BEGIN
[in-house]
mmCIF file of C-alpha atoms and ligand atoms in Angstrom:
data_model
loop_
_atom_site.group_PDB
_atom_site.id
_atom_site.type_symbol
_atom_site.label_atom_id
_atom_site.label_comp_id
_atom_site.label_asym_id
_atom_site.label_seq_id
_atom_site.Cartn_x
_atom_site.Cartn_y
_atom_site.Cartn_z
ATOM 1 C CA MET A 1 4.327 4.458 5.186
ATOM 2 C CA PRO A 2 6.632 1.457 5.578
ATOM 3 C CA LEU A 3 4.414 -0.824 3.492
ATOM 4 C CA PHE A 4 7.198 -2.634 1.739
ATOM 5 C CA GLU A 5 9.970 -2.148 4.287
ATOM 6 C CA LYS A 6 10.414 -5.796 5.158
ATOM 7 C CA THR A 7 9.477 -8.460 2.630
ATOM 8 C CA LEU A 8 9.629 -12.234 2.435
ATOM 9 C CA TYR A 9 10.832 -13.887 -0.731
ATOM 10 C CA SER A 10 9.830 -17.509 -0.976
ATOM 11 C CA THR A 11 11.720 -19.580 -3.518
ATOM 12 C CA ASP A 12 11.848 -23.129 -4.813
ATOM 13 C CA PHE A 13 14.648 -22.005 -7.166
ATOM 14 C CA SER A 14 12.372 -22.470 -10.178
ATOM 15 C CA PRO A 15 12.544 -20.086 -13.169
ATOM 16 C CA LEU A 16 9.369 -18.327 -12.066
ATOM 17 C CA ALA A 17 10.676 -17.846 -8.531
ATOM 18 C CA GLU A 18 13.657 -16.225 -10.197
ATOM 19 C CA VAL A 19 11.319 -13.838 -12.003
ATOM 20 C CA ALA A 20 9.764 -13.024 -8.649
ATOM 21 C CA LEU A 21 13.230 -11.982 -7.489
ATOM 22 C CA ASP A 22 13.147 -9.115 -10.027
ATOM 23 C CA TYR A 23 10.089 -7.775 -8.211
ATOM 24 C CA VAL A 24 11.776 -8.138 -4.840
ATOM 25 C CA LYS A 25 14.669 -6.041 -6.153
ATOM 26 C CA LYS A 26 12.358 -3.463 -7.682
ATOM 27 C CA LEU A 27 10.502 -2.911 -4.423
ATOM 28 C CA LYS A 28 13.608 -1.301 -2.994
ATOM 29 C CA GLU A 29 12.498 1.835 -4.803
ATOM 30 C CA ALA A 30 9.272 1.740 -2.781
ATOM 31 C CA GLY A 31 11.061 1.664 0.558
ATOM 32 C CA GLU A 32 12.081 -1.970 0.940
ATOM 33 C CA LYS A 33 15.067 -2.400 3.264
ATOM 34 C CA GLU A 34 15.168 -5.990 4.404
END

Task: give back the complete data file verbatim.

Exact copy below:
[in-house]
mmCIF file of C-alpha atoms and ligand atoms in Angstrom:
data_model
loop_
_atom_site.group_PDB
_atom_site.id
_atom_site.type_symbol
_atom_site.label_atom_id
_atom_site.label_comp_id
_atom_site.label_asym_id
_atom_site.label_seq_id
_atom_site.Cartn_x
_atom_site.Cartn_y
_atom_site.Cartn_z
ATOM 1 C CA MET A 1 4.327 4.458 5.186
ATOM 2 C CA PRO A 2 6.632 1.457 5.578
ATOM 3 C CA LEU A 3 4.414 -0.824 3.492
ATOM 4 C CA PHE A 4 7.198 -2.634 1.739
ATOM 5 C CA GLU A 5 9.970 -2.148 4.287
ATOM 6 C CA LYS A 6 10.414 -5.796 5.158
ATOM 7 C CA THR A 7 9.477 -8.460 2.630
ATOM 8 C CA LEU A 8 9.629 -12.234 2.435
ATOM 9 C CA TYR A 9 10.832 -13.887 -0.731
ATOM 10 C CA SER A 10 9.830 -17.509 -0.976
ATOM 11 C CA THR A 11 11.720 -19.580 -3.518
ATOM 12 C CA ASP A 12 11.848 -23.129 -4.813
ATOM 13 C CA PHE A 13 14.648 -22.005 -7.166
ATOM 14 C CA SER A 14 12.372 -22.470 -10.178
ATOM 15 C CA PRO A 15 12.544 -20.086 -13.169
ATOM 16 C CA LEU A 16 9.369 -18.327 -12.066
ATOM 17 C CA ALA A 17 10.676 -17.846 -8.531
ATOM 18 C CA GLU A 18 13.657 -16.225 -10.197
ATOM 19 C CA VAL A 19 11.319 -13.838 -12.003
ATOM 20 C CA ALA A 20 9.764 -13.024 -8.649
ATOM 21 C CA LEU A 21 13.230 -11.982 -7.489
ATOM 22 C CA ASP A 22 13.147 -9.115 -10.027
ATOM 23 C CA TYR A 23 10.089 -7.775 -8.211
ATOM 24 C CA VAL A 24 11.776 -8.138 -4.840
ATOM 25 C CA LYS A 25 14.669 -6.041 -6.153
ATOM 26 C CA LYS A 26 12.358 -3.463 -7.682
ATOM 27 C CA LEU A 27 10.502 -2.911 -4.423
ATOM 28 C CA LYS A 28 13.608 -1.301 -2.994
ATOM 29 C CA GLU A 29 12.498 1.835 -4.803
ATOM 30 C CA ALA A 30 9.272 1.740 -2.781
ATOM 31 C CA GLY A 31 11.061 1.664 0.558
ATOM 32 C CA GLU A 32 12.081 -1.970 0.940
ATOM 33 C CA LYS A 33 15.067 -2.400 3.264
ATOM 34 C CA GLU A 34 15.168 -5.990 4.404